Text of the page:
OSAKA — They are called “Net uyoku,” or Internet rightwingers.
Unlike their more vocal colleagues, who are highly visible in their huge sound trucks, blaring slogans at full volume, Net uyoku are usually anonymous and rely on a computer mouse rather than a megaphone to get their point across.
Since the late 1990s, Net uyoku have flooded electronic bulletin boards with their views on issues such as Prime Minister Junichiro Koizumi’s visits to Yasukuni Shrine and Japan’s wartime role.
Since 2002, they have often vented their spleen at North Korea over its abduction of Japanese nationals, and at Japanese who swoon over South Korean dramas.
The Internet bulletin board Channel 2 (“Ni-channeru”), which allows anonymous messages, is the best known home of the Net uyoku.
Between 1 million and 2.5 million messages are posted daily, and most of those dealing with politics or Japan’s relations with other countries in East Asia reflect views that range from moderately conservative to far right.
Other messages are simply racist or libelous. From early 2004, Sapporo activist Debito Arudou, who has been fighting discrimination in Japan, was the subject of attacks on Channel 2 by Net uyoku, who posted messages calling him a racist and spreading false information about his views, according to Arudou.
After repeated attempts to get Channel 2 to remove the offending posts were ignored by site founder, Hiroyuki Nishimura, Arudou sued for libel at the Sapporo District Court’s Iwamisawa branch.
Nishimura ignored all orders to appear in court and on Jan. 20 the judge ruled summarily in Arudou’s favor, saying his honor had been illegally infringed upon by information that affected society’s view of him. The court ordered Channel 2 to take down the offending posts and to pay 1.1 million yen in compensation. The judge also ordered the IP addresses of those who posted the offensive messages to be made public.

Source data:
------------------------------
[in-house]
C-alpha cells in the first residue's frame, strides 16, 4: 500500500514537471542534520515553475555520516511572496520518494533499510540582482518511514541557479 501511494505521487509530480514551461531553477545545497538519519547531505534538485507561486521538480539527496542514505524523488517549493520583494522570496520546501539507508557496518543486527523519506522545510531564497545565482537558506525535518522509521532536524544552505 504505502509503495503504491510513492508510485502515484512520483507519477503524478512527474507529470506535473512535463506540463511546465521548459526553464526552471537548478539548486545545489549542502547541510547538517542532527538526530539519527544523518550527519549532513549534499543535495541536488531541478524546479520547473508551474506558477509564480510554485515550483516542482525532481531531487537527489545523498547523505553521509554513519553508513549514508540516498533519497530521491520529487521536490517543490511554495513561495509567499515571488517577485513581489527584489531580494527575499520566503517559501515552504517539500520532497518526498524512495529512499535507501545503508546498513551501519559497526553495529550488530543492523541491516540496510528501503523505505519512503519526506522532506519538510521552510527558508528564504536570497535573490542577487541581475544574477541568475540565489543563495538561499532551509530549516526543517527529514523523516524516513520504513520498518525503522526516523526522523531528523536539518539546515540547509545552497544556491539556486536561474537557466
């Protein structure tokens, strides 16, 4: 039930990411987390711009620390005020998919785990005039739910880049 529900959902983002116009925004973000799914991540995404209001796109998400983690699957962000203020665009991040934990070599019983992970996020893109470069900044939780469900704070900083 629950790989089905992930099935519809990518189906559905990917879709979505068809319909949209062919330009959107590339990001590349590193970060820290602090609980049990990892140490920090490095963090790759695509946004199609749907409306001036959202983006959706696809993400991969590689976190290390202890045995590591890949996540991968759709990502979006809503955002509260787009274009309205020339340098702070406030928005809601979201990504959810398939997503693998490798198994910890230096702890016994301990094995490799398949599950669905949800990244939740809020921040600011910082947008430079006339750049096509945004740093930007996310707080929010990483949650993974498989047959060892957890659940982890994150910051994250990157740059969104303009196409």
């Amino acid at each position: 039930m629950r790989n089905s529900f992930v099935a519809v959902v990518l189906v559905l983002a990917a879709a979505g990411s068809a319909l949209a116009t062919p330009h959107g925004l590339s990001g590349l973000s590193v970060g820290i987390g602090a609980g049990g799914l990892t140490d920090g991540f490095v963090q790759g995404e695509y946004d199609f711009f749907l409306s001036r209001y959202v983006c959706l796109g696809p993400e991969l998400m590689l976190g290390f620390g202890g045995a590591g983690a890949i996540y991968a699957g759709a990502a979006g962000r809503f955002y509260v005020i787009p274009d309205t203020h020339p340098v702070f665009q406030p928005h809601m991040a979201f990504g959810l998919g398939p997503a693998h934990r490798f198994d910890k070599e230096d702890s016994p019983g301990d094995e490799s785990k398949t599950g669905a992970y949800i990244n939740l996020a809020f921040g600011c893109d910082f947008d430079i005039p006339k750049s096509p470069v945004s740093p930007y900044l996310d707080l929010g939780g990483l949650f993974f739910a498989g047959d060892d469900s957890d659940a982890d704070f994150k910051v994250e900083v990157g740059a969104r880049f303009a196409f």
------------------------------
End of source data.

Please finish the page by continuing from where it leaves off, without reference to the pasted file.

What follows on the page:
But so far, Nishimura has not complied with the order.
Attempts to reach Nishimura proved unsuccessful — he did not respond to e-mail inquiries from The Japan Times, and no phone number for him or Channel 2 could be obtained. Arudou’s lawyer, Toshiteru Shibaike, said his office has also been unable to contact Nishimura.
Such a lack of communication, legal experts say, illustrates the problem of trying to sue Internet bulletin boards like Channel 2 and the Net uyoku who post on them.
“What can you do if you win a civil suit for libel against one of these Internet bulletin boards and they simply ignore the court ruling? Not much,” said Tetsuya Kimura, an Osaka-based human rights attorney. “Because it’s a civil suit and not a criminal suit, police probably won’t get involved.”
Another victim of Net uyoku attacks was “manga” cartoon artist Hiroshi Motomiya.
In 2004, he found himself under attack on Channel 2 and elsewhere after he drew a cartoon portraying Imperial Japanese troops carrying out the Rape of Nanking. To fight back, Motomiya’s supporters started their own electronic bulletin board, to discuss the tactics of Net uyoku.
But if Channel 2 is home to crude, anonymous and libelous rants, Channel Sakura is the place where Net uyoku post more thoughtful and polite messages. Channel Sakura posts require a pseudonym at least, although many posters use their own names, or the name of their group.
Channel Sakura states on its Web site that it is dedicated to preserving traditional Japanese culture. It opposes revising the Imperial House Law to allow a woman to serve as a reigning empress, and supports a wide variety of rightwing causes.
Posts on its bulletin board often reflect the views of one of Channel Sakura’s biggest supporters, the Japan Conference.
This powerful nongovernmental organization was formed in 1997 and claims 500,000 members nationwide. It works closely with lawmakers to promote policy issues dear to conservatives and many with rightwing views. Foreign Minister Taro Aso is a former chairman, and former Minister of Economy, Trade and Industry Takeo Hiranuma is the current chairman of a group of lawmakers that communicates regularly with the NGO.
Unlike Channel 2, personal attacks are rarely seen on Channel Sakura, and when individuals are named, it is usually a politician whose policies the poster disagrees with.
But although Channel 2 gets a lot of mainstream media attention for its extreme comments, Internet experts believe the more sophisticated Net uyoku of the kind who go to sites like Channel Sakura are more influential with policymakers.
“Issues discussed on the more sophisticated rightwing Web sites reflect the views of rightwing politicians and bureaucrats more than those of the anonymous Net uyoku,” said Junko Ikegawa, an Osaka-based freelance writer who writes on Internet issues. “These sites spread their views quickly among like-minded Japanese, creating a politically active, vocal support network of rightwing activists on whom rightwing politicians rely.”